Agility course turns work into play for dogs
Dogs bounded over hurdles, climbed up walkways, and even walked across a seesaw Saturday at Marion County Fairgrounds.
4-H members and their dogs participated in an agility competition after showmanship and obedience demonstrations in a dog show, the first event of the fair.
Cassidy Hill of Pilsen thinks her Welsh corgi, Cheyenne, and other dogs enjoy the agility course more than the other events.
“They get to run around and just have fun,” she said.
It is their third year participating in the project. Cassidy and Cheyenne practice one or two times per week. Trainers reward dogs for correctly completing obstacles with treats and praise during practice, sponsor Deb Geis said.
“It has to be fun for the dog,” she said.
Agility competitions quickly gained popularity after 4-H sanctioned the event in 2004, judge Kathy Ewing said. Children see it as a way to play with their dogs, but it also improves obedience, she said.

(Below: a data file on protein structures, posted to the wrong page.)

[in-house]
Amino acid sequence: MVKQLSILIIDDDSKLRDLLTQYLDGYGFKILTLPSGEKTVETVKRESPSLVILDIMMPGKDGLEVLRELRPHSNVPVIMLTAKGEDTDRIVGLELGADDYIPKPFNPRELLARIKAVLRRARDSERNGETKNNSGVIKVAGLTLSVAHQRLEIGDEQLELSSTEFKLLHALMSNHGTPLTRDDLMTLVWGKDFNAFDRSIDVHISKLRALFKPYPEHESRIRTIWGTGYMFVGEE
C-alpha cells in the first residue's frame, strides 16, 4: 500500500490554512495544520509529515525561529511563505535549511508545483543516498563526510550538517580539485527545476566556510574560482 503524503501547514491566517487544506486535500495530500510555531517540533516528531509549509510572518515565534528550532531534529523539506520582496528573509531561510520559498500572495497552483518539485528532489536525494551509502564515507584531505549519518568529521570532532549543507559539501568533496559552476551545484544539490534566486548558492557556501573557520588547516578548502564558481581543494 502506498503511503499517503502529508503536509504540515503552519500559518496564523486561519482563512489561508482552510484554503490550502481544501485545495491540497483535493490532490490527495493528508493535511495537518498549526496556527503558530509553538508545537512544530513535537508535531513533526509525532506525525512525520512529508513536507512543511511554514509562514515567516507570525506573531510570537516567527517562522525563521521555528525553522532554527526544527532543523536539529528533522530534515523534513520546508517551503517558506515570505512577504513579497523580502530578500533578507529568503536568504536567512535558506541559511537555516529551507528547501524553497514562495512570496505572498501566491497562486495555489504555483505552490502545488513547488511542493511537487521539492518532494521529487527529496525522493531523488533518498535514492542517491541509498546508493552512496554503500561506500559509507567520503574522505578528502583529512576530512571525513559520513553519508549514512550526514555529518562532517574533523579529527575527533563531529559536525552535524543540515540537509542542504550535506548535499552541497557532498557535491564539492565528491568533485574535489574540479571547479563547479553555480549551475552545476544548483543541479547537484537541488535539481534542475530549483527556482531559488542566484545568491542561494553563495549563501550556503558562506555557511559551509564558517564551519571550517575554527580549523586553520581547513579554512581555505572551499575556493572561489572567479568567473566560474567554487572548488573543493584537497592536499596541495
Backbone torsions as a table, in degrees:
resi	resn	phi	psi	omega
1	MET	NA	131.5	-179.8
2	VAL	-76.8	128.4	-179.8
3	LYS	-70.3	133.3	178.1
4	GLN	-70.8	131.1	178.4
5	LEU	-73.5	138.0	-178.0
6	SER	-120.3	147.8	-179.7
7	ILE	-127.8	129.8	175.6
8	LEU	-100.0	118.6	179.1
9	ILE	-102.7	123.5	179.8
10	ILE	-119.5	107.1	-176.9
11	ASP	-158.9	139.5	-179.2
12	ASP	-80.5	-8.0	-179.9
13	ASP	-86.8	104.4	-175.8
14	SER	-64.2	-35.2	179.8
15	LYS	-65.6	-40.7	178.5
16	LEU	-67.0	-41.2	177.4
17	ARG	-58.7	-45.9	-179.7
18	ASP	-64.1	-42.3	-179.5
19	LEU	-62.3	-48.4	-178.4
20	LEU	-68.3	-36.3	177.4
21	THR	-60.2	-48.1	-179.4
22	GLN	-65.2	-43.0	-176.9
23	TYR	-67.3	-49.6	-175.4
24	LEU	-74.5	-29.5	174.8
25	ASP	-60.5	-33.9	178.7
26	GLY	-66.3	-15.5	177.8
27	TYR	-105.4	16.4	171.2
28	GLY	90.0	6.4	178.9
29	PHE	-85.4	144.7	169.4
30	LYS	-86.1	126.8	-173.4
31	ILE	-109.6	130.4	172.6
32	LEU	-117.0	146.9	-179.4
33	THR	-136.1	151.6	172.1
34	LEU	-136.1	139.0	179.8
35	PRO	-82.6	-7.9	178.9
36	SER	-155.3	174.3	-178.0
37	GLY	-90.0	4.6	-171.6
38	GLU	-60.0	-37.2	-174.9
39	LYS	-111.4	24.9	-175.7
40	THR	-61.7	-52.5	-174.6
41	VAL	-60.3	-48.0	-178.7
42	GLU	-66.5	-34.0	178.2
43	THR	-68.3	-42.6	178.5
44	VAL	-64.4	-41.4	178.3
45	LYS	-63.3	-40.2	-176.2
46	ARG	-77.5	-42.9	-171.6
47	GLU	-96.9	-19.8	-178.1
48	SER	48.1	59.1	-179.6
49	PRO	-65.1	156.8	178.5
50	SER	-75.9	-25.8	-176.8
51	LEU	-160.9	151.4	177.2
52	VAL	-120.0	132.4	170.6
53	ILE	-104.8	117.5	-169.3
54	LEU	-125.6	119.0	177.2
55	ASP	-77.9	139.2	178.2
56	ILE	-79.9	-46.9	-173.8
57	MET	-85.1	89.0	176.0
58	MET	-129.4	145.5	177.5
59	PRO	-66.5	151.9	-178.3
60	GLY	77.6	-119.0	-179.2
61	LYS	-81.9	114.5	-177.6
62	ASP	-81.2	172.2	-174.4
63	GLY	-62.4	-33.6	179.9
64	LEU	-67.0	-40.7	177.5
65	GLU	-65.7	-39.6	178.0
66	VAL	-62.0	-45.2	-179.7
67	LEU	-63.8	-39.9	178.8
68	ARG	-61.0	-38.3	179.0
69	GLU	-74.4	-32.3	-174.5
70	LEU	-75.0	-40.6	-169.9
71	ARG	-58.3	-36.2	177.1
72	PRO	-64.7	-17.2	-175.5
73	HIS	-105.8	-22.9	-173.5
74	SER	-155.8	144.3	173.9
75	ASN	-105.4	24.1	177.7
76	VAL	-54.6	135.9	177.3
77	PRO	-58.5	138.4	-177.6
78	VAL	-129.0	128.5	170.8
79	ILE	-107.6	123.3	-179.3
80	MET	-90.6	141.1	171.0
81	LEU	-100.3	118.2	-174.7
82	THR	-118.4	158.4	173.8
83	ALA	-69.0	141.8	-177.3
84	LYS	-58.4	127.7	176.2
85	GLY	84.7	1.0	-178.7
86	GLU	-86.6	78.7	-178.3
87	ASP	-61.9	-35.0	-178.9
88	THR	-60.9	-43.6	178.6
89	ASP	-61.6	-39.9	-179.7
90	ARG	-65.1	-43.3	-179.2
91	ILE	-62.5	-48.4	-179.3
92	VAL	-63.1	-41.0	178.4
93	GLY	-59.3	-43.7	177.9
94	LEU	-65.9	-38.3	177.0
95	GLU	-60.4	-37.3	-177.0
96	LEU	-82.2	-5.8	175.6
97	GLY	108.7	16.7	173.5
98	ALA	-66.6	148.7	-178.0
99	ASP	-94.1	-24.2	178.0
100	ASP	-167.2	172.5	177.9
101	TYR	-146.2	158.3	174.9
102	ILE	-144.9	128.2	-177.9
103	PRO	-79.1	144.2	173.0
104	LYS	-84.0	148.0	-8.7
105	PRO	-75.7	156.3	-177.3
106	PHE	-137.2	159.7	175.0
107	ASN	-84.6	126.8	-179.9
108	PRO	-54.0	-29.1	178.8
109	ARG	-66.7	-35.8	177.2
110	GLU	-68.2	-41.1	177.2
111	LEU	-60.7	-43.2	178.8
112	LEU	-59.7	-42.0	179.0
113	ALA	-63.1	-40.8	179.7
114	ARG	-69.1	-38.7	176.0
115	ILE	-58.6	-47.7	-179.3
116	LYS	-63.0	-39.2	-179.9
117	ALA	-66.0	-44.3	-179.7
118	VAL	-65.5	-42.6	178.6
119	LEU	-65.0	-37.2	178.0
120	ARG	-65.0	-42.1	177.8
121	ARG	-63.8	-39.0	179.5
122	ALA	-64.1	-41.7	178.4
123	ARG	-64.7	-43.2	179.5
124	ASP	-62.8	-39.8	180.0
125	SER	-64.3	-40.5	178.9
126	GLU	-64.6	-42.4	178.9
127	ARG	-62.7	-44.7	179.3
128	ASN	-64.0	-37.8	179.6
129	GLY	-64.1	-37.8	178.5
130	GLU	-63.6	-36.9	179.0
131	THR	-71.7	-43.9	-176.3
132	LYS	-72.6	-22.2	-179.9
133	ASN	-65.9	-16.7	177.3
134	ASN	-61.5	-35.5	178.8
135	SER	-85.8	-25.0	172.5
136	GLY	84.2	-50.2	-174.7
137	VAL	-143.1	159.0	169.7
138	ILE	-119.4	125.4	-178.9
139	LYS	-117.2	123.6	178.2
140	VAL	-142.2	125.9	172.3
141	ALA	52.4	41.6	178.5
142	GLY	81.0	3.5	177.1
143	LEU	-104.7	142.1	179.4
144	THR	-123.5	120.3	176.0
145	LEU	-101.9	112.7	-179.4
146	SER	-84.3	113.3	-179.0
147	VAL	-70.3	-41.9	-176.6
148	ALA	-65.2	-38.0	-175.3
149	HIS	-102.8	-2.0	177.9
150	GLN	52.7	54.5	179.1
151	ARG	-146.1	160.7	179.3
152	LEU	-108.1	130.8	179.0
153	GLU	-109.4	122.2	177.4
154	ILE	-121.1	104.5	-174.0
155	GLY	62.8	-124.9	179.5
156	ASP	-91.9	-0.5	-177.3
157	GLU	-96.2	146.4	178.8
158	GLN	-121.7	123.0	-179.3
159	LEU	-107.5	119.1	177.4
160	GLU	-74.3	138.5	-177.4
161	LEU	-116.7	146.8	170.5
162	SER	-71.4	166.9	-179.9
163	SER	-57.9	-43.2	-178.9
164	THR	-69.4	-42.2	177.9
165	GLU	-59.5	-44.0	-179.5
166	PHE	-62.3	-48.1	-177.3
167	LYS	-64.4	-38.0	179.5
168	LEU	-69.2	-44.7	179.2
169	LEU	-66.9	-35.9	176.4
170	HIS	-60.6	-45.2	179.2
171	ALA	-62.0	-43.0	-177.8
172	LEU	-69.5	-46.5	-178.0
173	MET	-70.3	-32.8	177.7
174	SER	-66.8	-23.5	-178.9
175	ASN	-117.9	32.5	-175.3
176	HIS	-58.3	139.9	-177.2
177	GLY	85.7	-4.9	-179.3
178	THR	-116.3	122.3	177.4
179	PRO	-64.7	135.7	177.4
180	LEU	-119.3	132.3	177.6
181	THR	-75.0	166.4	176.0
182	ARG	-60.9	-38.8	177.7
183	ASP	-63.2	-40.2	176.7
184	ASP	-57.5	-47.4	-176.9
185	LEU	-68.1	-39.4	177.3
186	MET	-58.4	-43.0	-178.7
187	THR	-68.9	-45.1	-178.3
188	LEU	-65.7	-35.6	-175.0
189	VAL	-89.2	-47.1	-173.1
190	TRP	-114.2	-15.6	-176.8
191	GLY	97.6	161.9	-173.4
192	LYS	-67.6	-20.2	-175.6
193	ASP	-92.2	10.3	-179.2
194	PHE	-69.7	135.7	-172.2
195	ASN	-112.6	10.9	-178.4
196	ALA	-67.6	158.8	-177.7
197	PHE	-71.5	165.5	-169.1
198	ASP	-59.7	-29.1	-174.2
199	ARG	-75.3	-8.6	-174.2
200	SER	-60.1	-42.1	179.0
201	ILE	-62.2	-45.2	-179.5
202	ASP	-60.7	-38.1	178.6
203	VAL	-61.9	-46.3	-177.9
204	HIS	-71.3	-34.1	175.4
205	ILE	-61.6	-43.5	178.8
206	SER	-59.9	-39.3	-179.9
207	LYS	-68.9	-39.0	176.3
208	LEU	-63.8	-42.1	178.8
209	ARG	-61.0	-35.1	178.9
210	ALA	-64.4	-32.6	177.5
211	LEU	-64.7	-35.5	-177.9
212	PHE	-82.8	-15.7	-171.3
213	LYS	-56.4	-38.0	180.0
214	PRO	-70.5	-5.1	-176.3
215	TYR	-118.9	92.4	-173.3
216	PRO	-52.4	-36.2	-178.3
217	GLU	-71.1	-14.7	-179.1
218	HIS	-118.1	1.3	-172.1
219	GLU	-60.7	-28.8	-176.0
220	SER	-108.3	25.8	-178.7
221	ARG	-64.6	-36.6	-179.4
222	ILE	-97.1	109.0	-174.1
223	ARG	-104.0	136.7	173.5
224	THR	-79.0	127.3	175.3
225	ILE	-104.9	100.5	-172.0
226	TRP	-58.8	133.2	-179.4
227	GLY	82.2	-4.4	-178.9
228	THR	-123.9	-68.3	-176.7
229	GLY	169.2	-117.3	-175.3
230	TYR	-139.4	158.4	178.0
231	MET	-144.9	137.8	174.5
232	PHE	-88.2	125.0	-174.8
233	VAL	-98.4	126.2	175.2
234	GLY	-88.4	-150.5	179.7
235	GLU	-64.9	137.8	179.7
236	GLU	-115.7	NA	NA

Morgan Gaines of Peabody said the obedience training was important for her Australian shepherd, Ginger, because she helps work livestock.
It was their first year in the agility competition. She and Ginger practiced on a course at home, she said.
Morgan hopes to continue participating in agility competitions in future dog shows.
“It’s really fun and gets your dog to do well and try new things,” she said.
Ginger’s favorite obstacle is running through a tunnel, Morgan said. She handled the tunnel well Saturday, running right through, unlike several dogs that stopped to sniff where a dog marked its territory.
Despite their training, several dogs required multiple tries to complete obstacles. Dogs wanting to run around a hurdle rather than jumping it was the most common error. Dogs and their trainers have three attempts to complete an obstacle.
Last modified July 28, 2010